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National Center for Ecological Analysis and Synthesis

Project Description

There are tradeoffs and synergies between biodiversity conservation, ecosystem services, and economic productivity that are not usually considered when decisions are made about land use or investments in land protection or policy. Overlooking such tradeoffs often results in low return-on-investment for conservation expenditures and unintended consequences of policy decisions. This project will develop and apply spatially explicit, integrated models of land-use change, habitat for biodiversity, ecosystem service provision and economic productivity in up to five decision contexts in Brazil and the United States. In Brazil, the project has identified pathways to implementation that would help inform the Amazon Region Protected Areas program, certification initiatives regarding Brazil’s forest code, and policies to guide agricultural development in the Brazilian Pantanal. In the U.S., they have identified pathways to implementation in agricultural policy in the Northern Great Plains and the Sage Grouse Initiative. By simultaneously considering multiple objectives and alternative spatial arrangements of land use, we will chart a path towards maximizing benefits for both human well-being and nature conservation. This project will build off of existing land-use change models developed by working group members in both the U.S. and Brazil, and use these models to evaluate alternative scenarios and optimize conservation investments in specific decision-making contexts in both countries. A distinguishing feature from the U.S. models is the explicit incorporation of net economic returns to land for alternative land-uses (crops, forestry, urban, pasture) as a driver of land-use change. In addition, the will incorporate price feedback effects from large-scale land-use changes to account for the fact that such changes (e.g., from forest to crops) will likely shift the supply of key commodities and therefore shift both commodity prices and net economic returns to land. Dollar measures of net returns to land and price feedbacks from land-use changes are not typically incorporated in geographically-based methods. Further, the project will link the land-use change model with ecosystem service provision models (including carbon storage, water provision, water quality, non-timber forest products) as well as habitat for biodiversity.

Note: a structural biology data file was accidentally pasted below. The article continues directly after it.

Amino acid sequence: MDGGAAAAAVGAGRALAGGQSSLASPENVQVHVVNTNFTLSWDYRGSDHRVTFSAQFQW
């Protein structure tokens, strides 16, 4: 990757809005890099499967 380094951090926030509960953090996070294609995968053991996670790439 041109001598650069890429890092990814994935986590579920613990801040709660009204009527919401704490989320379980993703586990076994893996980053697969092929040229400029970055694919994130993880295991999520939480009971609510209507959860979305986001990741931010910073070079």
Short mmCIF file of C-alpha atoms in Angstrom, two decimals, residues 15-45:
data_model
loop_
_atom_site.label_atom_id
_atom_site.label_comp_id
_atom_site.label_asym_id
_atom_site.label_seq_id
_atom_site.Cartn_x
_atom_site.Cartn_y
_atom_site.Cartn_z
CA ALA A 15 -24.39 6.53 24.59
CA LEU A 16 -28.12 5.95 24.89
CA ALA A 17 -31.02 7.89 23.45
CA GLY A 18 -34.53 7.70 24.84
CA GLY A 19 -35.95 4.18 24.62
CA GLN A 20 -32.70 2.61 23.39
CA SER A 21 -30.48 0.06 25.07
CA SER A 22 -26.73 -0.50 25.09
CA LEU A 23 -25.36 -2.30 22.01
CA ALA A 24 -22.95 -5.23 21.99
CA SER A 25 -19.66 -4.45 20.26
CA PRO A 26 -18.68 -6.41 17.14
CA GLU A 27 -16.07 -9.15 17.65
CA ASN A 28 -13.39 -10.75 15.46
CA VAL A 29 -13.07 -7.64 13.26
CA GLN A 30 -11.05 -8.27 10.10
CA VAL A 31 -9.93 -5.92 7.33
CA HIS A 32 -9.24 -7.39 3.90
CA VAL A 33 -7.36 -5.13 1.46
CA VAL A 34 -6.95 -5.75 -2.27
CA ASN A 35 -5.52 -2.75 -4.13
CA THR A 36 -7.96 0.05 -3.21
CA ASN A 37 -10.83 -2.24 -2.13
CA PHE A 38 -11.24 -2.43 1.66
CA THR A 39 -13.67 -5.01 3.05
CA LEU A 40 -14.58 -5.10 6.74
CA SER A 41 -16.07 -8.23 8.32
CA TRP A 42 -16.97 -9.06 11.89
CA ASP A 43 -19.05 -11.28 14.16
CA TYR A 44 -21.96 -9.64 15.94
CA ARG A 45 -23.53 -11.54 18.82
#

Working Group Participants

Principal Investigator(s)

Stephen Polasky, Carlos C. Durigan, Joseph E. Fargione, Derric Pennington, Andrew Plantinga

Project Dates

Start: December 8, 2014

End: December 15, 2017



Mario Barroso
World Wildlife Fund, Brazil
Leandro Baumgarten
The Nature Conservancy
Gilberto Camara
Centro de Previsão de Tempo e Estudos Climáticos (CPTEC/INPE)
Michael T. Coe
Woods Hole Research Center
Carlos C. Durigan
Wildlife Conservation Society
Don Eaton
Wildlife Conservation Society Brazil
Joseph E. Fargione
The Nature Conservancy
Kate Helmstedt
University of California, Berkeley
Justin Johnson
University of Minnesota
Alexine Keuroghlian
Wildlife Conservation Society Brazil
Ashley E. Larsen
University of California, Berkeley
Joshua J. Lawler
University of Washington
David Lewis
Oregon State University
Ruben Lubowski
Environmental Defense Fund
Sebastián Martinuzzi
University of Wisconsin, Madison
Aline Mosnier
International Institute for Applied Systems Analysis (IIASA)
David E. Naugle
University of Montana
Erik Nelson
Bowdoin College
Michael Obersteiner
International Institute for Applied Systems Analysis (IIASA)
Edegar Oliveira
World Wildlife Fund, Brazil
Derric Pennington
World Wildlife Fund
Andrew Plantinga
University of California, Santa Barbara
Stephen Polasky
University of Minnesota
Volker Radeloff
University of Wisconsin, Madison
Fernando Ramos
Centro de Previsão de Tempo e Estudos Climáticos (CPTEC/INPE)
Claire Runge
University of California, Santa Barbara
Brian Stenquist
Meeting Challenges
Meg Symington
World Wildlife Fund
John Withey
Florida International University
Alexandre X Ywata Carvalho
Institute for Applied Economic Research (IPEA)


  1. Journal Article / 2018

    Comparative terrestrial feed and land use of an aquaculture-dominant world

  2. Journal Article / 2018

    Unintended habitat loss on private land from grazing restrictions on public rangelands

  3. Journal Article / 2019

    Single species conservation as an umbrella for management of landscape threats

  4. Journal Article / 2019

    Expanding the Soy Moratorium to Brazil's Cerrado

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